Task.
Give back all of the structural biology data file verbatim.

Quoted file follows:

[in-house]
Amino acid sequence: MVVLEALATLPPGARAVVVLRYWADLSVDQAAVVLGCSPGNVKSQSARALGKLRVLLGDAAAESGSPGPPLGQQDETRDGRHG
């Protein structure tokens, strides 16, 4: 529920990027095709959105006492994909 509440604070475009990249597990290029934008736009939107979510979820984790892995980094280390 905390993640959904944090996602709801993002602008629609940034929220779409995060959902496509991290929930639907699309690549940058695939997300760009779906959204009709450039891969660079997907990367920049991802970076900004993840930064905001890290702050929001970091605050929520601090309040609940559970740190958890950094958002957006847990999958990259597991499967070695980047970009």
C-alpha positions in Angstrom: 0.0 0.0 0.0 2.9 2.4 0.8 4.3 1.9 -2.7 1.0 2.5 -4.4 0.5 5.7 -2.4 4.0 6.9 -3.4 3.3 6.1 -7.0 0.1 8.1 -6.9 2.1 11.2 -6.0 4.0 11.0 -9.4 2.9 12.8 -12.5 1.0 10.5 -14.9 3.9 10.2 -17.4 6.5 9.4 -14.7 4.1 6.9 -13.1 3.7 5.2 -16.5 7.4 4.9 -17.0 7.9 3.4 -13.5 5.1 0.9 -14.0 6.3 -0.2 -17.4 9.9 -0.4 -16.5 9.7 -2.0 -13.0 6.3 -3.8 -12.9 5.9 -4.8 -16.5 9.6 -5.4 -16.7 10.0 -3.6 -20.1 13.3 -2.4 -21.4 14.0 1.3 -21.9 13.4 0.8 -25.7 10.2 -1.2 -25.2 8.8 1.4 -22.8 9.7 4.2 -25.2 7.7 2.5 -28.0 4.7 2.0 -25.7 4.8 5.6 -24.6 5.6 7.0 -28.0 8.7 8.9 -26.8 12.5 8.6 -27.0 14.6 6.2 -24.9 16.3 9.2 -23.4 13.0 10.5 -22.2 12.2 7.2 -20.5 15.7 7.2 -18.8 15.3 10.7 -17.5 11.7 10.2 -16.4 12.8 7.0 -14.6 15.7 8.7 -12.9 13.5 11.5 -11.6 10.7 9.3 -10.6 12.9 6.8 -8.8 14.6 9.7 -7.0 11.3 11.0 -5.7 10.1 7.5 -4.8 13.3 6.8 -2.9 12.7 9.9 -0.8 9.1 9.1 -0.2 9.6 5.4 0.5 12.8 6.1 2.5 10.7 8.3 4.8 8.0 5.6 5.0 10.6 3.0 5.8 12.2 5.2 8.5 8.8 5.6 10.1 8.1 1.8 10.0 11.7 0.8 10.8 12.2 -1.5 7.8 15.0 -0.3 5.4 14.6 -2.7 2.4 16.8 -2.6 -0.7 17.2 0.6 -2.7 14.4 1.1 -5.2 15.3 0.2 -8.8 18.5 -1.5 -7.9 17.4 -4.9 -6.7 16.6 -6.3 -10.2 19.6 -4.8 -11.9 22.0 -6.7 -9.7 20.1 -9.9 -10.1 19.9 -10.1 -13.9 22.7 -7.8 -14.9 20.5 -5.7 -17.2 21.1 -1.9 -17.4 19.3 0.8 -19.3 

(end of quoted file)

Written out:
[in-house]
Amino acid sequence: MVVLEALATLPPGARAVVVLRYWADLSVDQAAVVLGCSPGNVKSQSARALGKLRVLLGDAAAESGSPGPPLGQQDETRDGRHG
């Protein structure tokens, strides 16, 4: 529920990027095709959105006492994909 509440604070475009990249597990290029934008736009939107979510979820984790892995980094280390 905390993640959904944090996602709801993002602008629609940034929220779409995060959902496509991290929930639907699309690549940058695939997300760009779906959204009709450039891969660079997907990367920049991802970076900004993840930064905001890290702050929001970091605050929520601090309040609940559970740190958890950094958002957006847990999958990259597991499967070695980047970009």
C-alpha positions in Angstrom: 0.0 0.0 0.0 2.9 2.4 0.8 4.3 1.9 -2.7 1.0 2.5 -4.4 0.5 5.7 -2.4 4.0 6.9 -3.4 3.3 6.1 -7.0 0.1 8.1 -6.9 2.1 11.2 -6.0 4.0 11.0 -9.4 2.9 12.8 -12.5 1.0 10.5 -14.9 3.9 10.2 -17.4 6.5 9.4 -14.7 4.1 6.9 -13.1 3.7 5.2 -16.5 7.4 4.9 -17.0 7.9 3.4 -13.5 5.1 0.9 -14.0 6.3 -0.2 -17.4 9.9 -0.4 -16.5 9.7 -2.0 -13.0 6.3 -3.8 -12.9 5.9 -4.8 -16.5 9.6 -5.4 -16.7 10.0 -3.6 -20.1 13.3 -2.4 -21.4 14.0 1.3 -21.9 13.4 0.8 -25.7 10.2 -1.2 -25.2 8.8 1.4 -22.8 9.7 4.2 -25.2 7.7 2.5 -28.0 4.7 2.0 -25.7 4.8 5.6 -24.6 5.6 7.0 -28.0 8.7 8.9 -26.8 12.5 8.6 -27.0 14.6 6.2 -24.9 16.3 9.2 -23.4 13.0 10.5 -22.2 12.2 7.2 -20.5 15.7 7.2 -18.8 15.3 10.7 -17.5 11.7 10.2 -16.4 12.8 7.0 -14.6 15.7 8.7 -12.9 13.5 11.5 -11.6 10.7 9.3 -10.6 12.9 6.8 -8.8 14.6 9.7 -7.0 11.3 11.0 -5.7 10.1 7.5 -4.8 13.3 6.8 -2.9 12.7 9.9 -0.8 9.1 9.1 -0.2 9.6 5.4 0.5 12.8 6.1 2.5 10.7 8.3 4.8 8.0 5.6 5.0 10.6 3.0 5.8 12.2 5.2 8.5 8.8 5.6 10.1 8.1 1.8 10.0 11.7 0.8 10.8 12.2 -1.5 7.8 15.0 -0.3 5.4 14.6 -2.7 2.4 16.8 -2.6 -0.7 17.2 0.6 -2.7 14.4 1.1 -5.2 15.3 0.2 -8.8 18.5 -1.5 -7.9 17.4 -4.9 -6.7 16.6 -6.3 -10.2 19.6 -4.8 -11.9 22.0 -6.7 -9.7 20.1 -9.9 -10.1 19.9 -10.1 -13.9 22.7 -7.8 -14.9 20.5 -5.7 -17.2 21.1 -1.9 -17.4 19.3 0.8 -19.3 